“….Consider, for example, the case of John Sperhauk, which came before King’s Bench in April 1402. The plea roll record opens with the memorandum of his confession taken on 13 April by the coroner of King’s Bench, before the king and ‘by [his] authority and command’. In this confession, Sperhauk admitted to publicly repeating allegations… Continue reading Two butchers, an archer and a “bourgeois of Tournai”….
This excellent blog post by Annette Carson, based on a presentation given to the Society’s Mid-Anglia Group, summarises the events of 29th-30th April 1483, as Edward V and Anthony Woodville (Earl Rivers), together with Sir Richard Grey and others, met the Dukes of Gloucester and Buckingham as the Great North Road and Watling Street converged.… Continue reading The Mysterious Affair at Stony Stratford
“….Watchmen were organized groups of men, usually authorized by a state, government, city, or society, to deter criminal activity and provide law enforcement as well as traditionally perform the services of public safety, fire watch, crime prevention, crime detection, recovery of stolen goods. The streets in London were dark and had a shortage of artificial… Continue reading Guess what? Henry VII invented the London Watch….!
The following extract is from Not So Fortunate As Fair’: The Life of Princess Cecily Plantagenet by Sharon Champion:- “….At the age of five, she [Cecily] was betrothed to James, the infant son and heir of James III of Scotland. John 5th Baron Scrope of Bolton was sent as commissioner to negotiate a contract of… Continue reading What really happened with Princess Cecily’s first two marriages….?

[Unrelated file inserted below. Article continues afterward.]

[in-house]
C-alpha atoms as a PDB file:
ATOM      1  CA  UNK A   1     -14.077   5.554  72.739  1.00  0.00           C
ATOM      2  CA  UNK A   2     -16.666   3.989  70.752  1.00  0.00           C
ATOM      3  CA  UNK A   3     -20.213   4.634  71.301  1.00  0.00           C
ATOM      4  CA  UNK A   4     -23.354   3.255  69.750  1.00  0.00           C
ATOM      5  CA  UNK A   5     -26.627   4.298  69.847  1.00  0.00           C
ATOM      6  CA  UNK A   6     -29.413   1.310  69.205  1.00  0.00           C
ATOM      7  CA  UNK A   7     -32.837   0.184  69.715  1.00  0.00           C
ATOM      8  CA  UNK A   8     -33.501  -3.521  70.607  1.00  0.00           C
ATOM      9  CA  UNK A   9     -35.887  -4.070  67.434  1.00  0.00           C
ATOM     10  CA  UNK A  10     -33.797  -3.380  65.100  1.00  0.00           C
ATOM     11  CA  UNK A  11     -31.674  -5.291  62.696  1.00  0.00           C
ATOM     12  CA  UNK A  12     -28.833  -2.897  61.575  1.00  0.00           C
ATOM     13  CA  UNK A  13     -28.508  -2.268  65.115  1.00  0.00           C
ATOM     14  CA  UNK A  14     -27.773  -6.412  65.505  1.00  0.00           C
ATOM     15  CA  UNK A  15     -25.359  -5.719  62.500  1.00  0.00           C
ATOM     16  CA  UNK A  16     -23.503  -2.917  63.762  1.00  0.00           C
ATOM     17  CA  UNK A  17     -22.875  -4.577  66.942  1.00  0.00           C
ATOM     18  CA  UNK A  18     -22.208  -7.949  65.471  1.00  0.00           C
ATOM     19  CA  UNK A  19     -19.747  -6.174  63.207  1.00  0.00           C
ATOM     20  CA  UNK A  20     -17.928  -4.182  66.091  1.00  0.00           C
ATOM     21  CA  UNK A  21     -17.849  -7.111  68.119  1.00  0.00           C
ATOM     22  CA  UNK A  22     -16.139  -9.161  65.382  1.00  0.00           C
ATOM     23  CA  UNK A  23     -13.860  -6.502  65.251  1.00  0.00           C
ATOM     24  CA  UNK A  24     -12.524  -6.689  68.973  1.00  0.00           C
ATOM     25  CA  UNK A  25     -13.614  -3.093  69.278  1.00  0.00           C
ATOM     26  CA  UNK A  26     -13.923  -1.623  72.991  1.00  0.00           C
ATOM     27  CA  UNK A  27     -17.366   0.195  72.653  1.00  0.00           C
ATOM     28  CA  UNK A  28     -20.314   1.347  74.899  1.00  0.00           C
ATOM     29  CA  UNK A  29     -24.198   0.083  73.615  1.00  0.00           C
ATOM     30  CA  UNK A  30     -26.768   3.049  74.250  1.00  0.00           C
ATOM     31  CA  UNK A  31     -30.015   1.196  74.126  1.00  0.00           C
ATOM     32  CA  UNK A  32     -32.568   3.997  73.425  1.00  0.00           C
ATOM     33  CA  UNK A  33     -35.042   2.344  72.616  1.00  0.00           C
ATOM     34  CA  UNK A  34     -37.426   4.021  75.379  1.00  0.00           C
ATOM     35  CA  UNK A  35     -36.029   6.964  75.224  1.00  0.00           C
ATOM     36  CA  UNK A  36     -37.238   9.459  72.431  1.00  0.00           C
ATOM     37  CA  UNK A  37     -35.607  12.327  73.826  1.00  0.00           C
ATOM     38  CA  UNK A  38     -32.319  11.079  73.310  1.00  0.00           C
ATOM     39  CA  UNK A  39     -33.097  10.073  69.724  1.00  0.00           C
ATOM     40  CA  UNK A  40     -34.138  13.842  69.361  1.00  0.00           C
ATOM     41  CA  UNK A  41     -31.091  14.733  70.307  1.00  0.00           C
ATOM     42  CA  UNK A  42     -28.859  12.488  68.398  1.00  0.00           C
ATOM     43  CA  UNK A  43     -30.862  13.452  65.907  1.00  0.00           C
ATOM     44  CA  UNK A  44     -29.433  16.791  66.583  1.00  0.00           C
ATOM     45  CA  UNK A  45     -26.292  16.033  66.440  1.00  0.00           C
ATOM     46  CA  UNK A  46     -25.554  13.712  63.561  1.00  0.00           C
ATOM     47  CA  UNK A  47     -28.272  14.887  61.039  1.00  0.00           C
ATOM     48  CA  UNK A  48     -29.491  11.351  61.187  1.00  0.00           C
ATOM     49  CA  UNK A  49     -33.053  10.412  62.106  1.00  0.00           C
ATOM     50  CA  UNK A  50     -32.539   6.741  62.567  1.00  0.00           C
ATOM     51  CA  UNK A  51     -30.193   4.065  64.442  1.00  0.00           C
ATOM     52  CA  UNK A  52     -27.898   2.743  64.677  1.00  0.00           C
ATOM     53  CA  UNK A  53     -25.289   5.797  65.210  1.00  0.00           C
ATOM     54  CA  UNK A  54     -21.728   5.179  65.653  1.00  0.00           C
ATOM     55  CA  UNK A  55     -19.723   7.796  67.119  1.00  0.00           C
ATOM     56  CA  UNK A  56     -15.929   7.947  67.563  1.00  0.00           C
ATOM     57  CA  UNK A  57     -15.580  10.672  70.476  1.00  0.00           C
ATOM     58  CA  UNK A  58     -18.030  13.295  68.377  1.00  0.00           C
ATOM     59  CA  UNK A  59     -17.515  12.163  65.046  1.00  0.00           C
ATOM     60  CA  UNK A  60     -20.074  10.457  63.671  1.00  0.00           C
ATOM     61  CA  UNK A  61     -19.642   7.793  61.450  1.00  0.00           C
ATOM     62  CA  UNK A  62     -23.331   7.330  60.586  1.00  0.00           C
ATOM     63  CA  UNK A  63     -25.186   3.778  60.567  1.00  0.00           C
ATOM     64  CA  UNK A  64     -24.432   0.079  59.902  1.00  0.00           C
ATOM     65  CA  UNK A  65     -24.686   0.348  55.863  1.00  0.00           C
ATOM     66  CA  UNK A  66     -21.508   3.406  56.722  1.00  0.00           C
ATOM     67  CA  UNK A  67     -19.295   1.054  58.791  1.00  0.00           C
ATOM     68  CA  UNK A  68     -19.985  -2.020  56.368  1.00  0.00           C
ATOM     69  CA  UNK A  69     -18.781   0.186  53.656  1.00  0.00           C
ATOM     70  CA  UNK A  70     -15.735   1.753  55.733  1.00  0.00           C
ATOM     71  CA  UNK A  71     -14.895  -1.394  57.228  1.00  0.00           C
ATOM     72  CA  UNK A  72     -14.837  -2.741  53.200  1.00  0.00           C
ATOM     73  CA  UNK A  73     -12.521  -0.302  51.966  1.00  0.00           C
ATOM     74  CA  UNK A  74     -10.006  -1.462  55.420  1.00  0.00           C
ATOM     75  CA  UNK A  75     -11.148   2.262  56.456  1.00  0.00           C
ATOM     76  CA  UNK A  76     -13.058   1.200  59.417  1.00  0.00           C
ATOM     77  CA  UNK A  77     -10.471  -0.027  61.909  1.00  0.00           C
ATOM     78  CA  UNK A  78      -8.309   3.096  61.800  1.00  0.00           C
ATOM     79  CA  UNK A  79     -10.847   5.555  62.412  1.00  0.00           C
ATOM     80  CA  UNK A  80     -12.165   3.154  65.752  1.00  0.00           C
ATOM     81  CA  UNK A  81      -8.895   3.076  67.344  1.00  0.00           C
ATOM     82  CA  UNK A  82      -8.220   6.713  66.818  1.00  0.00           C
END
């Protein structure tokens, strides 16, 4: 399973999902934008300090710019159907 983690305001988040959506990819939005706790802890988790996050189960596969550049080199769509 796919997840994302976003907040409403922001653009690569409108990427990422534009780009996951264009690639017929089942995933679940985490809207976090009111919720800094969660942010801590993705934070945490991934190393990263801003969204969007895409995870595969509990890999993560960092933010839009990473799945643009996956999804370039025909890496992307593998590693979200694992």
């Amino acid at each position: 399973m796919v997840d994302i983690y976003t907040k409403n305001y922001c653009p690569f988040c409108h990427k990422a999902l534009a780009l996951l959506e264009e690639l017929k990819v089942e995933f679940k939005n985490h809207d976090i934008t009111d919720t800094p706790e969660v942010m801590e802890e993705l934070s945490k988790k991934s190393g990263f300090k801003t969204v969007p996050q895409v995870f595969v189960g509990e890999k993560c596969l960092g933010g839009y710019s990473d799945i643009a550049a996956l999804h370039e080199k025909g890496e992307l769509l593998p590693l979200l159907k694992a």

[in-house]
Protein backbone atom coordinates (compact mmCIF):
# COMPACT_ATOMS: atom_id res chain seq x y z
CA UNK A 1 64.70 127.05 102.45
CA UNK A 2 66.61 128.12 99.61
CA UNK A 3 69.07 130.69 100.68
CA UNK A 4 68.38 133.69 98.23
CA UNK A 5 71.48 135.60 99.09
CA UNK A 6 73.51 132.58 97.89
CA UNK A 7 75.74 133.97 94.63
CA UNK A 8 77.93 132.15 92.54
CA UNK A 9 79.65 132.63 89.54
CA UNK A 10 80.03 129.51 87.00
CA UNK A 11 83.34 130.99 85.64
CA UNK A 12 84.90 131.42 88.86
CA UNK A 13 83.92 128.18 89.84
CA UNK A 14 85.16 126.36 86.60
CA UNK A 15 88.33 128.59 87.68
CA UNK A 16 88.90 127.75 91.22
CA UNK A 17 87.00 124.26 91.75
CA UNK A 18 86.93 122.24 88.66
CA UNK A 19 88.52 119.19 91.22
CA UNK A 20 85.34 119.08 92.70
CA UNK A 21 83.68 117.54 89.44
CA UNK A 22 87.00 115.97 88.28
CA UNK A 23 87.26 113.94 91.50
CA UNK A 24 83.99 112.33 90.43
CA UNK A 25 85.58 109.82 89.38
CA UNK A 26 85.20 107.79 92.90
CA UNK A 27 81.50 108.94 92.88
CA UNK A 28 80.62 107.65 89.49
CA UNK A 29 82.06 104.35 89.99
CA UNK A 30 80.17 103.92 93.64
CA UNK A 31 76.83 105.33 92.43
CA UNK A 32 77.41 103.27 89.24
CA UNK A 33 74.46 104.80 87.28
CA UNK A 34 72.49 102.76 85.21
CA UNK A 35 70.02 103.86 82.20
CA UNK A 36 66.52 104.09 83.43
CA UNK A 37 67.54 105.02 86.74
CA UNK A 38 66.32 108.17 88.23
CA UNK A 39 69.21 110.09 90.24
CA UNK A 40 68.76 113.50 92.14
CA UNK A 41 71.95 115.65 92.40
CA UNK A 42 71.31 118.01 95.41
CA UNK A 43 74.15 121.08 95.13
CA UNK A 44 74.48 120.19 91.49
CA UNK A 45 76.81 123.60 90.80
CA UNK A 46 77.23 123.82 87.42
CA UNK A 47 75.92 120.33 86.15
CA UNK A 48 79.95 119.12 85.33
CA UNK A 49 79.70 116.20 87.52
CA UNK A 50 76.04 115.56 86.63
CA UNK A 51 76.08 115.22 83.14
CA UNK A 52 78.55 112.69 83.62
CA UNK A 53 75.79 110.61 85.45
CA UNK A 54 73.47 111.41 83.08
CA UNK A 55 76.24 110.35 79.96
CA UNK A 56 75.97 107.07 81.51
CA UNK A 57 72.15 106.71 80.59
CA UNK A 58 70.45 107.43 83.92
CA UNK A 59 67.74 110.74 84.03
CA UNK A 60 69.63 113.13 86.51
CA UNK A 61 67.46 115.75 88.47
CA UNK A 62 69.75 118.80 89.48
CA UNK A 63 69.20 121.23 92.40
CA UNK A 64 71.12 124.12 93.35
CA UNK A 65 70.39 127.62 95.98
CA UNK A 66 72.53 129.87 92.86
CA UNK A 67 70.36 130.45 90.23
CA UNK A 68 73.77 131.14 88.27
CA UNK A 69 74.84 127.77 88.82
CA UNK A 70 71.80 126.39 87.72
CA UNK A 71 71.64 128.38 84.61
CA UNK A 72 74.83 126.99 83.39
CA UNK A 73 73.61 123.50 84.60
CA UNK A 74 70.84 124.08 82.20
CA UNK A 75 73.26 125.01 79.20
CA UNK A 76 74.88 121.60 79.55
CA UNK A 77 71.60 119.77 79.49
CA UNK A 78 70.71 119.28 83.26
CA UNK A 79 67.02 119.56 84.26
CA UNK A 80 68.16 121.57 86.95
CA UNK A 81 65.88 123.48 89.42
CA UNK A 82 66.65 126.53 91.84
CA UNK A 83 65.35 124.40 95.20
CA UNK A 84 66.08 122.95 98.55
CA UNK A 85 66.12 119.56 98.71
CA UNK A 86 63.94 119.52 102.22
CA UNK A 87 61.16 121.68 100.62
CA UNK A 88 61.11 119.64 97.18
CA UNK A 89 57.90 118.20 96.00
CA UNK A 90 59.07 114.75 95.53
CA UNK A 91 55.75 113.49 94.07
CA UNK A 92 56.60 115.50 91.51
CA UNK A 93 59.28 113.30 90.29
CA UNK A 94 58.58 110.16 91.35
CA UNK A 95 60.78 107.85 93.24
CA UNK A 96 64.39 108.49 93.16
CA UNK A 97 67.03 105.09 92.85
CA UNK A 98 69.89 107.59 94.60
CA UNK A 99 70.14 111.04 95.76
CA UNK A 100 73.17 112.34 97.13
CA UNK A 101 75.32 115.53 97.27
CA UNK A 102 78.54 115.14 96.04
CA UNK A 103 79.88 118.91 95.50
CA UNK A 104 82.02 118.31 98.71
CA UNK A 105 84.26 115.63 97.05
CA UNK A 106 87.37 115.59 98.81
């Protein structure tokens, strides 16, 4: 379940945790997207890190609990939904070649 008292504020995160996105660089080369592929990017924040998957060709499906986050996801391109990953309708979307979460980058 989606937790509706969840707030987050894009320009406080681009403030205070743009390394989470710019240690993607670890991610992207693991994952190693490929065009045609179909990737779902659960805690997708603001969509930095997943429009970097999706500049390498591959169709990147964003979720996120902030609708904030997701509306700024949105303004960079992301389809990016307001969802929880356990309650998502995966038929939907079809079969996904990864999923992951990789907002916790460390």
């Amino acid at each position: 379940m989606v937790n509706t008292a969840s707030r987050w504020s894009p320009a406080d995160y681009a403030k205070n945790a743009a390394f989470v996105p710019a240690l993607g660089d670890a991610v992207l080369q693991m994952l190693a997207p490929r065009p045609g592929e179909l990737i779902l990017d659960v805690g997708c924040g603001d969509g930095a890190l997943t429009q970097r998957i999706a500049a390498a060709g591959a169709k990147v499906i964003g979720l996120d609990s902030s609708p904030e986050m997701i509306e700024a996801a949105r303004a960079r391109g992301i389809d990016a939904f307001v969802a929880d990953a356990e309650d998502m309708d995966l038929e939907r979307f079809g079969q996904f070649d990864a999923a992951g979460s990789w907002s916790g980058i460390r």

In principle, each shire was supposed to elect two knights to represent it in Parliament – hence the expression ‘Knights of the shire.’ The leading men of the county (excluding magnates) would meet at the quarter-sessions or county court and choose suitable candidates, who would then be nominated by the Sheriff, whose job it was… Continue reading Election of MPs. How local ‘democracy’ worked in the late Middle Ages.
There are some interesting occurrences in Welsh history, not all of them well known. When I came upon this article, I looked for Henry VII. Well, he was bound to feature. And he did! I quote: “….Numerous [Welsh] rebellions still arose, most famously that led by Owain Glyndwr….The Glyndwr Rising would lead to the Penal… Continue reading Another way for Henry VII to screw money out of his subjects….
The remains of a summer Palace belonging to the Bishops of Bath and Wells has been discovered in the village of Wiveliscombe in Somerset. The 13th century palace had fallen into disuse after the Reformation and lay in ruins by the 1700’s…when the site was built over and subsequently lost, with the exception of an… Continue reading THE BISHOP’S PALACE IN WIVELISCOMBE
Suzannah Lipscomb has just completed another series on Channel Five, this time visiting the sites related to the “Tudors”. In the first episode, she concentrated on Henry VIII and the naval power he inherited from John Howard, Duke of Norfolk. The second was principally about the penultimate “Tudor”, Mary I, as well as Edward VI… Continue reading Walking “Tudor” England
Dan Snow (who married in secret, although nobody has ever done that) and Alice Loxton have been filming in Stratford-upon-Avon for a new documentary about Shakespeare, to be released in September. I do hope it’s sensible!
My home city of Gloucester has always appreciated Richard III, and in 1983, to celebrate it being 500 years since he’d granted Gloucester its charter, a new wood was planted to honour him. It’s on Alney Island, which is land between two channels of the River Severn on the western outskirts of the city. From… Continue reading Richard III’s woodland in Gloucester….